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shrub from the specimen represented in the engraving, (fig. 25). Imagine a neat, deep-green, upright bush, covered with thousands of snow-white flowers, of the size represented, and as perfect as roses, and some idea may be formed of this new
Fig. 25. Spiræa prunifdlia. spiræa. Braving with impunity the severity of our hyperborean latitude (Belgium), it must be considered one of the greatest acquisitions for decorating the lawn or parterre.
We do not know the native country of this shrub. M. Siebold, to whom we are indebted for its introduction, we learn, found it cultivated in the Japan gardens, where it attained the height of six to eight feet. Its native habitat is supposed to be Corea, or the north of China, and it is sometimes found growing in a wild state in the environs of cities, but evidently not indigenous.
According to M. M. Zuccarini and Siebold, (Fl. Japan,) it forms an upright and bushy shrub, with slender branches, which are covered with a smooth, ash-colored bark, which, when old, detaches itself in thin scales. The leaves are oval, rounded at their base, a little acute at the apex, downy beneath, and denticulated at the edge. The flowers, which appear in clusters of four to six, the entire length of the shoots, are perfectly snow-white, and perfectly double. In shape, they resemble the double Ranúnculus aconitifolius, and their number and arrangement, as well as the light green of the foliage, and neat habit, render it the most charming of hardy shrubs.
Its cultivation is the same as that of the Spiræ`a trilobata, and other well known kinds; and it is increased either by division of the root or by layers. L. V. H.
Mr. Van Houtte has now the whole stock in his possession, and proposes to sell the plants by subscription the coming fall, as will be seen by reference to his advertisement. We trust it will soon find its way into our gardens.-Ed.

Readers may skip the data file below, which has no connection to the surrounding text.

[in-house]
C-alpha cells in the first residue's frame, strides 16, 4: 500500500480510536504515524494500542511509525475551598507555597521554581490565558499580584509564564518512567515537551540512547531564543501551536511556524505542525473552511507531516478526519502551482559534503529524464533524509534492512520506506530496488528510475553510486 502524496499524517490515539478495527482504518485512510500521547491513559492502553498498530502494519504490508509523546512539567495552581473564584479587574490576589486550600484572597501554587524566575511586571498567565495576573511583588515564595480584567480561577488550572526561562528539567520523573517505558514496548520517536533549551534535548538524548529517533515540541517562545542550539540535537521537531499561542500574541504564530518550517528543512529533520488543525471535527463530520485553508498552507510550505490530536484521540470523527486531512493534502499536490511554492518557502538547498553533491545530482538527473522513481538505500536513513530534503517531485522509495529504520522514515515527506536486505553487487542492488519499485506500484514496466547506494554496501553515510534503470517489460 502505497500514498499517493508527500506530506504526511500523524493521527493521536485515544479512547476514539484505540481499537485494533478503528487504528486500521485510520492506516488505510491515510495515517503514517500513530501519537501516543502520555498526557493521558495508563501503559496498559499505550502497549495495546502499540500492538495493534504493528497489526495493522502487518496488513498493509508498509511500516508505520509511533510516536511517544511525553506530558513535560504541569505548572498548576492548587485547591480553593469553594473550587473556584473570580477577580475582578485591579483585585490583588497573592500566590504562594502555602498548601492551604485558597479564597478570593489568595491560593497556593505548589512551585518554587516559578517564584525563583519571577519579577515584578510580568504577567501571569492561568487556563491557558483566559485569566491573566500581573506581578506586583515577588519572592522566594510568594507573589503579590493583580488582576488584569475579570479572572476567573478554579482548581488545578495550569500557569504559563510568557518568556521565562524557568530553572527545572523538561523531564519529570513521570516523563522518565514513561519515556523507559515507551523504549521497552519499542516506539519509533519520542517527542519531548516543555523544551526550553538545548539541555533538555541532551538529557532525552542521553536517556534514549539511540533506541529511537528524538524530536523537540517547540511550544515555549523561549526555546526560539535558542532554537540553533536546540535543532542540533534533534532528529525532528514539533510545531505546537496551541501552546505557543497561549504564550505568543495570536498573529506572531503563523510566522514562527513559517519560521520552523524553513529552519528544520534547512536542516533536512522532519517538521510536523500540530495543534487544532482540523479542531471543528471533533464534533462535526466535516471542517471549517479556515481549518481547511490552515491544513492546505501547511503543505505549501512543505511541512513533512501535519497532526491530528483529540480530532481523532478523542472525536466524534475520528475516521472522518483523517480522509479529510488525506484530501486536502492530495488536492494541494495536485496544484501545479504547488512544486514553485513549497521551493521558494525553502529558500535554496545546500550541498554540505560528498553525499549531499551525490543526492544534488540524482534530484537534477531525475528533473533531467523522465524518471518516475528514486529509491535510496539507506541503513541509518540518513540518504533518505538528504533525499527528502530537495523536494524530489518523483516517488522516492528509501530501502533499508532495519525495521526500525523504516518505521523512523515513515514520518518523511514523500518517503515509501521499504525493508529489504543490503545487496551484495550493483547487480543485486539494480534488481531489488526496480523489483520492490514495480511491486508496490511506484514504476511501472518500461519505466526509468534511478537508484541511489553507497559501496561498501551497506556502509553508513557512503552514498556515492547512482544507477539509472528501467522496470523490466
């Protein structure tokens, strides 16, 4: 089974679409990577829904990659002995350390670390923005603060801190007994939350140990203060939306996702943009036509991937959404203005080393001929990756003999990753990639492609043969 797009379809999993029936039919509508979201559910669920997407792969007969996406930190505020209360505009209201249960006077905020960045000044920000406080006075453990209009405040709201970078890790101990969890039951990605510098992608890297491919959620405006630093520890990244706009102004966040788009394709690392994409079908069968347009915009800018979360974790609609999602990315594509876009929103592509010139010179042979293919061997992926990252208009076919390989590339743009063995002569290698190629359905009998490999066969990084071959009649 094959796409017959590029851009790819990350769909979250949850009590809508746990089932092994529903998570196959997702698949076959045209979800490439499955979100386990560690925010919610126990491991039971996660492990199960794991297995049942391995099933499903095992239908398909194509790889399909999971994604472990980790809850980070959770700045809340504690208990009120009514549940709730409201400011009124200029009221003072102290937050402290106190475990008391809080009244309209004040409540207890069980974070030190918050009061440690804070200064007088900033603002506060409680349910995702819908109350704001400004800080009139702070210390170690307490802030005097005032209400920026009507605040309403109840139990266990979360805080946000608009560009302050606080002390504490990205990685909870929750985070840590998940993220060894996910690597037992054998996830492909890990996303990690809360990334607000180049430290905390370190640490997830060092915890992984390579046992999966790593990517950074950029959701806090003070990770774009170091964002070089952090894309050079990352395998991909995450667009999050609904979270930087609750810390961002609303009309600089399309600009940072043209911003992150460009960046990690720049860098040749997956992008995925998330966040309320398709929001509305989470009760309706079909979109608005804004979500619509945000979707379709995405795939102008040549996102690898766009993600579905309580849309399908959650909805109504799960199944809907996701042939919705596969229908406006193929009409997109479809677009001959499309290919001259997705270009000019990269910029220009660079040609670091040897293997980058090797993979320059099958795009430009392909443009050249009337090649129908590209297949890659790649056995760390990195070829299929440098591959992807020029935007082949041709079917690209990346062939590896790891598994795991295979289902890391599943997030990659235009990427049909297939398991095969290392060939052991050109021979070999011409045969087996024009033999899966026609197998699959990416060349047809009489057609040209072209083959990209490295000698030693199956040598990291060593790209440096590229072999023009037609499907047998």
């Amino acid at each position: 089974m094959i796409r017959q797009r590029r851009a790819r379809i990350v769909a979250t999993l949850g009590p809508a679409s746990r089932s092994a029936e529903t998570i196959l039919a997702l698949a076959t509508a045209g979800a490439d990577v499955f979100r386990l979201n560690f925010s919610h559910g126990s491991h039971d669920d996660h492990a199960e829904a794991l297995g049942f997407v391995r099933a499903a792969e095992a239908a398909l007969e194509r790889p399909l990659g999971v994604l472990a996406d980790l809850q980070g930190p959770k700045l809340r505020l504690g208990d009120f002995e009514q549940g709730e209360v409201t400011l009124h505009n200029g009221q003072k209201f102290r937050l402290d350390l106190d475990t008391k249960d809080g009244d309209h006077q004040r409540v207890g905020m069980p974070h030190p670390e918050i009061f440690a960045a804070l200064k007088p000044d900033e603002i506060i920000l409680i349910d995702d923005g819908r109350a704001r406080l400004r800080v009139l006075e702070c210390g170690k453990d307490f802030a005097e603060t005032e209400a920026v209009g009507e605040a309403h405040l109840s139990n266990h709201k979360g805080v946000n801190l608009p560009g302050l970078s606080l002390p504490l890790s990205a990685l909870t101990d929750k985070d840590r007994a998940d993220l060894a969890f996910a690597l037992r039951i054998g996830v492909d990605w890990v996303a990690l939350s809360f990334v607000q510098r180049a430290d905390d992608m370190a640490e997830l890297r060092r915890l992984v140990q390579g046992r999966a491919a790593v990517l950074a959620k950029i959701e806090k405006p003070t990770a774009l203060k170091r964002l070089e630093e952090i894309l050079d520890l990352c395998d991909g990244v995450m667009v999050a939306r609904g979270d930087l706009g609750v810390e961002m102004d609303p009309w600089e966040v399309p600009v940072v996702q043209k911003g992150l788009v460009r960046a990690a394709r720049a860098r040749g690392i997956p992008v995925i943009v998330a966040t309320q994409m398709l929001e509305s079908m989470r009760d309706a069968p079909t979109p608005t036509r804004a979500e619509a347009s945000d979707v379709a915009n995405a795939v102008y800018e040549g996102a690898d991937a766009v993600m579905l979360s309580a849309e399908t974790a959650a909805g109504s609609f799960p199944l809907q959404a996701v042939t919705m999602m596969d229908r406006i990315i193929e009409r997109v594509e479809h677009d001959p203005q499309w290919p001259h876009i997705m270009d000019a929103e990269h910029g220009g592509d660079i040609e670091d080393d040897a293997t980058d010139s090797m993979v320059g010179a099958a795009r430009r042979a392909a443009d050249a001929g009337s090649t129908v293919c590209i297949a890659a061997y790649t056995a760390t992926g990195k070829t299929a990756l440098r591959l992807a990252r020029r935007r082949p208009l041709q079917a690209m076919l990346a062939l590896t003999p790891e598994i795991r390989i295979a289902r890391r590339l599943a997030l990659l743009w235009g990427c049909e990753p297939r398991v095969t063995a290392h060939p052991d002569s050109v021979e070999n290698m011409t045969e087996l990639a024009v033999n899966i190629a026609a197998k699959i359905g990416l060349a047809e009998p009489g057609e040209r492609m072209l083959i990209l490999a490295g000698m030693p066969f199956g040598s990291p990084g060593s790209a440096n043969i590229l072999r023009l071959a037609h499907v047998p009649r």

Art. V. On the Propagation of Stove and Greenhouse Ex
otics : in a Series of Letters. By JAMES KENNEDY, Gardener to S. T. Jones, Staten Island, New York.
Letter II. Propagation by Cuttings.
As my former remarks on the Propagation of Exotics seem to have met with your approbation, I will continue the article in your next number. I believe my last letter treated of the propagation by seeds, as far as necessary to insure success, and therefore I will devote this article to propagation by cuttings.
2. Cuttings.—Most exotics may be increased by this mode; many of them by young cuttings a little hardened at the base, some by ripened ones, and a few by means of very young ones. However, when it is desired to propagate any particular kind, a healthy plant should be chosen for the purpose. This is not generally borne in mind. Many cultivators select the shabbiest plant in their collection, without ever considering that it is to become the parent of many, and nine out of every ten will be diseased. Indced few, if any, will ever make good specimen plants, be they ever so well treated. At any rate, if the cutting be not healthy, reason will teach us that it cannot perform the functions necessary to produce roots.
If the kind to be propagated from is an inmate of the greenhouse, let it be removed to a moist stove about the first of February, where it will produce its young shoots early, and, when the shoots are of a sufficient length, say from 14 to 3 inches, according to the sort, take it back to its own department to harden off a little, and get ripened more or less, as may be required : this, however, must be regulated according to the sort in question. From the first of February to the end of May is the best time to increase by cuttings, as then the plants have ample time to root and be potted off in season to stand the following winter with success. But the time of taking off cuttings depends chiefly on the nature of the plant to be propagated. Heaths, epacrises, phylicas, diosmas, burtonias, &c. &c., should be taken off when the plants are in a growing state, or when they have nearly completed their growth; and this is generally in spring, or beginning of summer. If not naturally in a growing state at this time, it is easy rendering them so by a slight degree of artificial heat. Some take their cuttings off in the fall; but this practice I do not approve of, as it incurs the expense of artificial heat to protect them during winter; besides, the absence of light, and the presence of damp, will more than likely occasion many deaths; but, when taken off in spring, the bright days are coming, solar influence increasing, and, consequently, very little fuel is consumed; and, what is of the most consequence, the plants are full as well established by winter as those put in in the fall.